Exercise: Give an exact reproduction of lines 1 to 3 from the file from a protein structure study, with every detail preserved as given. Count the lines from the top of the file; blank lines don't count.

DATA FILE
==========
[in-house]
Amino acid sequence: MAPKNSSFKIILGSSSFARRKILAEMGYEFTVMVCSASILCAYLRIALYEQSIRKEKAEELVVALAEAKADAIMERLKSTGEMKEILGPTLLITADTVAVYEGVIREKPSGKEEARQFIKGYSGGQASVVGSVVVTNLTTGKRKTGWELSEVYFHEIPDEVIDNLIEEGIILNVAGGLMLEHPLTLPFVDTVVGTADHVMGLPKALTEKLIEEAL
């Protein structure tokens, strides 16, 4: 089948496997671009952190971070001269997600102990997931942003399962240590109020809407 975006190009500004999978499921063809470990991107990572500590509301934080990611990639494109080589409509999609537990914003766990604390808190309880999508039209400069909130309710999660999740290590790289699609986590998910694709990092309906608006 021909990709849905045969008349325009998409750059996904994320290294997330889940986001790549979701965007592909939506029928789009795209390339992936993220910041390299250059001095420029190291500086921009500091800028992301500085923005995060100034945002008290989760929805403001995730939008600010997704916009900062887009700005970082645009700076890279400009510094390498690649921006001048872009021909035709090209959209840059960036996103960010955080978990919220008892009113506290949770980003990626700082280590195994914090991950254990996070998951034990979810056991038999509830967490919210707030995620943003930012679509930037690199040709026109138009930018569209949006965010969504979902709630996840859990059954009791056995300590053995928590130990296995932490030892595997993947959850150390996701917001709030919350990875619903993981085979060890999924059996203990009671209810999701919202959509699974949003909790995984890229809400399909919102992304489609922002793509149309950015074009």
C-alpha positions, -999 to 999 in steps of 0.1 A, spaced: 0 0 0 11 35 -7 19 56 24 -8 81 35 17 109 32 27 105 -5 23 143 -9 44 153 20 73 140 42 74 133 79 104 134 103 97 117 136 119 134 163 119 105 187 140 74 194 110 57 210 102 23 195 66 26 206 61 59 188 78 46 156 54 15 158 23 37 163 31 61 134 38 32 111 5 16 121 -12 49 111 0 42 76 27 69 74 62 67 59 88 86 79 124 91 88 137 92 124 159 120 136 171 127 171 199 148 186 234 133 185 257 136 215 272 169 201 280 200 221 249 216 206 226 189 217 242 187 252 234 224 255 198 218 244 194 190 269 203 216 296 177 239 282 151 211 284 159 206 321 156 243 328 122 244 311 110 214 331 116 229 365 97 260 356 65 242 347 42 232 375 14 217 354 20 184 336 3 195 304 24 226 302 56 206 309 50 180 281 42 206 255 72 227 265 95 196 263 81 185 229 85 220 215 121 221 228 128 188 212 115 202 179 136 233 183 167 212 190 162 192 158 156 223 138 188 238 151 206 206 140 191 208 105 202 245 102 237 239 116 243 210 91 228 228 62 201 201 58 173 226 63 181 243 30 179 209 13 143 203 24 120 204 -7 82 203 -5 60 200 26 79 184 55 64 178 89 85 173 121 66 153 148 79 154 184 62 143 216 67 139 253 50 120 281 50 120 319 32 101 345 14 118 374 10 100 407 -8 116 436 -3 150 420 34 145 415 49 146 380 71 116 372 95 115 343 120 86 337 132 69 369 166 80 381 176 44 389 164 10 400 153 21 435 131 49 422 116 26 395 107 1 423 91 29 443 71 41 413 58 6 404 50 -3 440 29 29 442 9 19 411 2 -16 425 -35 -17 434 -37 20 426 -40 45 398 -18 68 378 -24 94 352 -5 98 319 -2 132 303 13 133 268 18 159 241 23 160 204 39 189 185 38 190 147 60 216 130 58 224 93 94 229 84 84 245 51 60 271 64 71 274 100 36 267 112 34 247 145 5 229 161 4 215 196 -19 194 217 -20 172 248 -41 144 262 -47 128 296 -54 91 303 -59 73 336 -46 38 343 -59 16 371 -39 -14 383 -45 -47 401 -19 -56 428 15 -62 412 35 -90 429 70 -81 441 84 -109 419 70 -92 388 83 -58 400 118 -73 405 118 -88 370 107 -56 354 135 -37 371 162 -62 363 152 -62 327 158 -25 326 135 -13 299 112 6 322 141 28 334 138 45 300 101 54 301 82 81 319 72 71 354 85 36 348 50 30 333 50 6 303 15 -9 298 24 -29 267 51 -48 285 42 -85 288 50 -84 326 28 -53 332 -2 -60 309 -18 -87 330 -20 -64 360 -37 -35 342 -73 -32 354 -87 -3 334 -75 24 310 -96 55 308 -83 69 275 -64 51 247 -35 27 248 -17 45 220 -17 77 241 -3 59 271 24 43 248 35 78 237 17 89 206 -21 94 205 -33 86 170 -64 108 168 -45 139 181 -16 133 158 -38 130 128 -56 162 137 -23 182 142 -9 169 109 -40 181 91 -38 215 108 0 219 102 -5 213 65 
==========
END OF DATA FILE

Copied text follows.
[in-house]
Amino acid sequence: MAPKNSSFKIILGSSSFARRKILAEMGYEFTVMVCSASILCAYLRIALYEQSIRKEKAEELVVALAEAKADAIMERLKSTGEMKEILGPTLLITADTVAVYEGVIREKPSGKEEARQFIKGYSGGQASVVGSVVVTNLTTGKRKTGWELSEVYFHEIPDEVIDNLIEEGIILNVAGGLMLEHPLTLPFVDTVVGTADHVMGLPKALTEKLIEEAL
């Protein structure tokens, strides 16, 4: 089948496997671009952190971070001269997600102990997931942003399962240590109020809407 975006190009500004999978499921063809470990991107990572500590509301934080990611990639494109080589409509999609537990914003766990604390808190309880999508039209400069909130309710999660999740290590790289699609986590998910694709990092309906608006 021909990709849905045969008349325009998409750059996904994320290294997330889940986001790549979701965007592909939506029928789009795209390339992936993220910041390299250059001095420029190291500086921009500091800028992301500085923005995060100034945002008290989760929805403001995730939008600010997704916009900062887009700005970082645009700076890279400009510094390498690649921006001048872009021909035709090209959209840059960036996103960010955080978990919220008892009113506290949770980003990626700082280590195994914090991950254990996070998951034990979810056991038999509830967490919210707030995620943003930012679509930037690199040709026109138009930018569209949006965010969504979902709630996840859990059954009791056995300590053995928590130990296995932490030892595997993947959850150390996701917001709030919350990875619903993981085979060890999924059996203990009671209810999701919202959509699974949003909790995984890229809400399909919102992304489609922002793509149309950015074009």